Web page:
Within the first year of their existence, UK rockers Rough Cut have shared stages with cult rock bands Crashdiet and Jettblack. They’ve supported the excellent Black Spiders. They’ve even toured with American melodic rock legends Mr. Big – an impressive addition to the CV of any band, but especially so considering Rough Cut were without a release behind them at that time.
On ‘Run Home’ – arguably the best track from this debut EP – Rough Cut attacks the listener with a hugely cocky guitar riff, its weightiness bolstered by a superb drum line from Jes Hartley. Almost immediately, there’s a strong sense of Rough Cut’s love of classic rock and metal at the heart of their sound, although this is a band who never obviously set out to emulate any of their heroes or influences. The speed – if not necessarily the overall tone – evokes a mood of the early 80s New Wave of British Heavy Metal. This is something, perhaps, enforced a little farther by Jack Simkin’s vocal style; it’s not flat as such, but he favours a very natural tone which allows the Englishness of his vocal to cut through. That said, his style is very complimentary the rest of the band as they power through this opening number – and, indeed, a couple of the others – at something nearing full-pelt. If you don’t mind things adopting such a distinctly British slant, this is definitely enjoyable, especially as that great riff is coupled with a simple and relatively memorable chorus.
Another similarly full on hard rocker, ‘Romeo’s Dead’ doesn’t show much more of Rough Cuts talent, but, as before, the four musicians approach the material with a great power; a power evident even in the studio environment. No nonsense riffing and another hooky chorus pass three minutes enjoyably, but the real high point is the guitar solo played by Simon J Court, whose blues edged, hard rock chops are terrific, filling a few bars with heavily wah-wahed notes like a true pro.
‘Midnight Rider’ starts excellently with some all-too-brief twin lead in the intro before the band career headlong into another punchy riff that’s not too far removed from those heard during the first two numbers. While it may be tried-and-tested, the playing is spot on, with a great tightness in the rhythm section once again. As before, Rough Cut ensure they take their meaty riffs and couple them with a decent chorus and the feeling of the band’s sweaty energy throughout really comes across on the recording.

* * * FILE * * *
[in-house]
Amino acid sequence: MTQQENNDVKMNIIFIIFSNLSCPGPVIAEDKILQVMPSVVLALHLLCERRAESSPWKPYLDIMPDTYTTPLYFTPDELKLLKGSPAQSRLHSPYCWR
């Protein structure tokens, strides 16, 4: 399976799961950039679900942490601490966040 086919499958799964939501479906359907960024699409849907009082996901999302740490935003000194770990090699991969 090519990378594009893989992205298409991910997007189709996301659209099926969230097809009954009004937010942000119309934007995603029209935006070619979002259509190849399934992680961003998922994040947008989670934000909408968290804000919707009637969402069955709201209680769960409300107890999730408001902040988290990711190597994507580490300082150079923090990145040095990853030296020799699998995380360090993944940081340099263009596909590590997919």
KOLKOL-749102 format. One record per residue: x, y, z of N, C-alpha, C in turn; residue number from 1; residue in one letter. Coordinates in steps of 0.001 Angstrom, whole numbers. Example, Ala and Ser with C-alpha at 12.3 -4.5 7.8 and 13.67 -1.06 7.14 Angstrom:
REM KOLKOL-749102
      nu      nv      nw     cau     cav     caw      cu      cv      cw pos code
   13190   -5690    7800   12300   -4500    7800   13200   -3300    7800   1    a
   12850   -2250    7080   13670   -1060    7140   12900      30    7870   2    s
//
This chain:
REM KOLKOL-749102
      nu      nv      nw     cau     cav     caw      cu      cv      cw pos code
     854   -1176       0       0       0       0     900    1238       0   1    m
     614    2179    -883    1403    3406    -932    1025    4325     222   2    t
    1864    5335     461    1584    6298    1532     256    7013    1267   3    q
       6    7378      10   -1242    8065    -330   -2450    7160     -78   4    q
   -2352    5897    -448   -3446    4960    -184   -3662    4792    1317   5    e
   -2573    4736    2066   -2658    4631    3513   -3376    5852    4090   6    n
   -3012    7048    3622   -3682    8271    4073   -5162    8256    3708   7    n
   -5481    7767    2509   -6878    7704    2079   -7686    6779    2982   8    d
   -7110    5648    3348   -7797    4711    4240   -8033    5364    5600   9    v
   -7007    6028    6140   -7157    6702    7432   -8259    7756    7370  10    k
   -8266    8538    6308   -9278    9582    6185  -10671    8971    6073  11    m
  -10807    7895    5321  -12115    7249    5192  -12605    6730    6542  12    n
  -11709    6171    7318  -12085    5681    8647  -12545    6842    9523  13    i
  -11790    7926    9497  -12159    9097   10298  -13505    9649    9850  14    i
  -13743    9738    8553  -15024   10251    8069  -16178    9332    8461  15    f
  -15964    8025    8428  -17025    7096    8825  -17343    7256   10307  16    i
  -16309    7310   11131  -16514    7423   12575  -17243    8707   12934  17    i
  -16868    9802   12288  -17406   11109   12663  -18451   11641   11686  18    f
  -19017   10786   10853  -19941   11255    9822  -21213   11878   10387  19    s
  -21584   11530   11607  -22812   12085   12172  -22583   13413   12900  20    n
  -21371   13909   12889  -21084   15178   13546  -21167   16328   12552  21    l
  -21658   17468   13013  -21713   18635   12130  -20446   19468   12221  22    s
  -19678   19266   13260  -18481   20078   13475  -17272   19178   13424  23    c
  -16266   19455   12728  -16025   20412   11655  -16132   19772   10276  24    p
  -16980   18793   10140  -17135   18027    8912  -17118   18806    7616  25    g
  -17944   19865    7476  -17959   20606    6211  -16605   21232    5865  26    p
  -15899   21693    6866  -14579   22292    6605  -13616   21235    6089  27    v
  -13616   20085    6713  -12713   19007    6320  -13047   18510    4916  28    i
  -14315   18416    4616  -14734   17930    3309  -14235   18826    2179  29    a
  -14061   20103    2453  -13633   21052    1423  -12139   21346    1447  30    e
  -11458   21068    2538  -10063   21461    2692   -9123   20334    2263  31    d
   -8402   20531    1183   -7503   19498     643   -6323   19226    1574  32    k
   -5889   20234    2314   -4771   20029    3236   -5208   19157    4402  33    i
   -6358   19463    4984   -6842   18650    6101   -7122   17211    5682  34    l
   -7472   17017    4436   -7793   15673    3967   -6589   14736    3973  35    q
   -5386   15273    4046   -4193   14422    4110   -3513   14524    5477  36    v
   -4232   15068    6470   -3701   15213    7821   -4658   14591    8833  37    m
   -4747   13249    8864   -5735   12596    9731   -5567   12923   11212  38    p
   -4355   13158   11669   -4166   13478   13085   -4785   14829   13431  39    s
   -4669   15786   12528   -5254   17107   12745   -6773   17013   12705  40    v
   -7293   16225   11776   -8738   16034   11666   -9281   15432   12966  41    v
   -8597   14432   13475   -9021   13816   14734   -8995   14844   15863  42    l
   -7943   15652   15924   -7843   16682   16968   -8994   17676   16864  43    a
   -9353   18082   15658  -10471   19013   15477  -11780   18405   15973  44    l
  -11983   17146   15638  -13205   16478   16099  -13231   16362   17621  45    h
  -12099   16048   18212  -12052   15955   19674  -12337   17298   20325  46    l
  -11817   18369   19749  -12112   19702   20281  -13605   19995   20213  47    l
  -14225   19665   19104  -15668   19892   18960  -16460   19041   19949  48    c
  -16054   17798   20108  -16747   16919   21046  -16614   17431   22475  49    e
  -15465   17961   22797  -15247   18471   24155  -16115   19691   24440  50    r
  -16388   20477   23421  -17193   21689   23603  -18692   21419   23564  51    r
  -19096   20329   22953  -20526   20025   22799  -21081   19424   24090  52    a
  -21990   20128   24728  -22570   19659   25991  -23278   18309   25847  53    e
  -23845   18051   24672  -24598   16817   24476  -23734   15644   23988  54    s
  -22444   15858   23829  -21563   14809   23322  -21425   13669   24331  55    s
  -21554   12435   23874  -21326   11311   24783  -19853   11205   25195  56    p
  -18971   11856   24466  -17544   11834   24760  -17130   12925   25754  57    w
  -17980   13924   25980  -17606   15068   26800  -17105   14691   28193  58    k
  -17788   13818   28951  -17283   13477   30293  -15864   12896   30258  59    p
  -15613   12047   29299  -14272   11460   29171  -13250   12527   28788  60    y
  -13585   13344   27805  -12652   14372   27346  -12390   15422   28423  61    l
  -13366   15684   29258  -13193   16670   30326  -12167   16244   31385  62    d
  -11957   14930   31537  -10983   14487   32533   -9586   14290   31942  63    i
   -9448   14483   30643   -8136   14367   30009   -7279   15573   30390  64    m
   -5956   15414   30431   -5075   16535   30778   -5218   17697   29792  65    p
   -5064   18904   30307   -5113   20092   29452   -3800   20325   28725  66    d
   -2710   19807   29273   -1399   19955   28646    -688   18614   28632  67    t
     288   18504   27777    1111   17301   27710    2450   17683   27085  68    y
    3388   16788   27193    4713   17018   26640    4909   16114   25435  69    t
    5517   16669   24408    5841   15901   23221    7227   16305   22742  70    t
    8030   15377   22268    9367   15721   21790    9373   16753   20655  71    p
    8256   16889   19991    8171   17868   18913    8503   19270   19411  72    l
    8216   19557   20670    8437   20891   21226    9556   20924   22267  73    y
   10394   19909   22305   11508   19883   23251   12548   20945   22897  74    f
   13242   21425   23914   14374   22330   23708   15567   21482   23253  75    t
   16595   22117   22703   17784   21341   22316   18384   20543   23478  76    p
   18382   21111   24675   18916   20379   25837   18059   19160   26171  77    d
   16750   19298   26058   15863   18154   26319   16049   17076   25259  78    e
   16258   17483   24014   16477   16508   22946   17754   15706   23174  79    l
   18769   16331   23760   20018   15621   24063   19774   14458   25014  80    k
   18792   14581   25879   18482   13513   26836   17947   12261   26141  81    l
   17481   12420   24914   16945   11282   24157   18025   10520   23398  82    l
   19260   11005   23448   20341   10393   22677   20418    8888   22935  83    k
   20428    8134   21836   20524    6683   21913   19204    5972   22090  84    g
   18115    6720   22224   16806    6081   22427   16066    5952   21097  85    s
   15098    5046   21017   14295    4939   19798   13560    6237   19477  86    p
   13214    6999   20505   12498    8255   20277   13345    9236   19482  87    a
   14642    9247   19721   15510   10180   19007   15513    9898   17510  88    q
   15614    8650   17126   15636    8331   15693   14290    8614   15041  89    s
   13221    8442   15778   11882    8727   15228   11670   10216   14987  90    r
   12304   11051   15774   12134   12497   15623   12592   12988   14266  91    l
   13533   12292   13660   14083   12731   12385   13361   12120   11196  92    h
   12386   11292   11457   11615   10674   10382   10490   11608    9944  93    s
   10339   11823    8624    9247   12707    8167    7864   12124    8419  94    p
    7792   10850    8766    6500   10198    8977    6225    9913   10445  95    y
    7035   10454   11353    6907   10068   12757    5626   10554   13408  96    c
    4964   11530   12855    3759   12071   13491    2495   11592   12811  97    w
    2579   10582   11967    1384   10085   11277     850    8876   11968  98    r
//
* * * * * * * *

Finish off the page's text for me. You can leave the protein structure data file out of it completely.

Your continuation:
In a slight change of pace, ‘Guardian Angel’ shows off a (slightly) more melodic side to Rough Cut. After an acoustic intro (almost sounding like a quasi folk jig), the arrangement offers some terrific pumping bass, before settling into a more mid-paced rocker, again showcasing plenty of old-school chops. At the slower pace, Simkin’s rough ‘n’ ready vocal approach seems more obvious than ever before, but he more than holds his own…and, obviously, a natural voice is often far more preferable to a voice subjected to studio shine. As with the other tracks, the highlight comes with the guitar solo; while a tad more restrained than before, it’s soon clear that although Rough Cut are a solidly talented quartet, it’s Court who is often in the driving seat.
Overall, ‘Rollin’ Thunder’ will certainly appeal to those who like a bit of trashy hard rock in the “classic” mould, even though three of the songs each have a very similar approach. With a lot of potential and an obvious love of all things in the classic rock/old-school metal field, it’s just a pity they couldn’t have chosen a more distinctive name: for rock fans over a certain age, any band named Rough Cut are destined to be confused with Amir Derakh’s 80s hard rock band…